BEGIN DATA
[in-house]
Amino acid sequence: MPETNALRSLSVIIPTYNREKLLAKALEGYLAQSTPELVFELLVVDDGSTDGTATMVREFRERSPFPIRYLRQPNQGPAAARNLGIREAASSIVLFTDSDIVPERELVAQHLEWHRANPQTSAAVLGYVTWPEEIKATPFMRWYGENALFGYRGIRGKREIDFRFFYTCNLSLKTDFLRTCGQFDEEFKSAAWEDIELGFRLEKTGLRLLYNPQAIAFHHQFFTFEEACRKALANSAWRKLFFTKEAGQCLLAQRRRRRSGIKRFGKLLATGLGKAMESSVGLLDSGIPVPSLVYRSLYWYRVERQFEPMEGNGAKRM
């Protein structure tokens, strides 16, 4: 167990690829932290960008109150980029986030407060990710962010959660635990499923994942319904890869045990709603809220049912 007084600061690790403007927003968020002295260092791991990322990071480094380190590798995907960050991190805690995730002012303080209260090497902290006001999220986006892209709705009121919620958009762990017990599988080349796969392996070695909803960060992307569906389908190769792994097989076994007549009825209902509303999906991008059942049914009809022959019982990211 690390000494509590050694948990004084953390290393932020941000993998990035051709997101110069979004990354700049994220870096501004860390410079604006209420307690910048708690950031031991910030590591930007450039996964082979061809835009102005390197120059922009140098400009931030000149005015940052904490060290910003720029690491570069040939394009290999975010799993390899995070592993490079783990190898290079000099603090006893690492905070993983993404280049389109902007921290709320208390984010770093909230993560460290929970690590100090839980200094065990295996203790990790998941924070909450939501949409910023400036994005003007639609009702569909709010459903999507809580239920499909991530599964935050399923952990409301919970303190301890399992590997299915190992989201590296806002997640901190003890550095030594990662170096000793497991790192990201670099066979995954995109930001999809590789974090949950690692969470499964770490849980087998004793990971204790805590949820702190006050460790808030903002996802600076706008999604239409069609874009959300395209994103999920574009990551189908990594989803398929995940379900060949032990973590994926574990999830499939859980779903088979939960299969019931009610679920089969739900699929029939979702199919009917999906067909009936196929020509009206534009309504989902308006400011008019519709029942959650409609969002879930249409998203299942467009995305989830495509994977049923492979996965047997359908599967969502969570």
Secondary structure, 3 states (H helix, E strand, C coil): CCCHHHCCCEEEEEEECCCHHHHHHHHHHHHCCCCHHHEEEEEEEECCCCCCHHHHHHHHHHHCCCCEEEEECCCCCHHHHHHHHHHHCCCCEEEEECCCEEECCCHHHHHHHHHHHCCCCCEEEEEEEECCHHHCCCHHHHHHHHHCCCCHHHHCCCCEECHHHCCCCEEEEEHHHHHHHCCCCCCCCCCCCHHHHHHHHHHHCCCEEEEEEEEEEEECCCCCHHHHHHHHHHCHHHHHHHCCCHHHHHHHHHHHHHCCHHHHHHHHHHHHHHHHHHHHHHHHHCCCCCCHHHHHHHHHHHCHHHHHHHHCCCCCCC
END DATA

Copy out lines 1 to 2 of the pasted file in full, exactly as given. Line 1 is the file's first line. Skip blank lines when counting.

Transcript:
[in-house]
Amino acid sequence: MPETNALRSLSVIIPTYNREKLLAKALEGYLAQSTPELVFELLVVDDGSTDGTATMVREFRERSPFPIRYLRQPNQGPAAARNLGIREAASSIVLFTDSDIVPERELVAQHLEWHRANPQTSAAVLGYVTWPEEIKATPFMRWYGENALFGYRGIRGKREIDFRFFYTCNLSLKTDFLRTCGQFDEEFKSAAWEDIELGFRLEKTGLRLLYNPQAIAFHHQFFTFEEACRKALANSAWRKLFFTKEAGQCLLAQRRRRRSGIKRFGKLLATGLGKAMESSVGLLDSGIPVPSLVYRSLYWYRVERQFEPMEGNGAKRM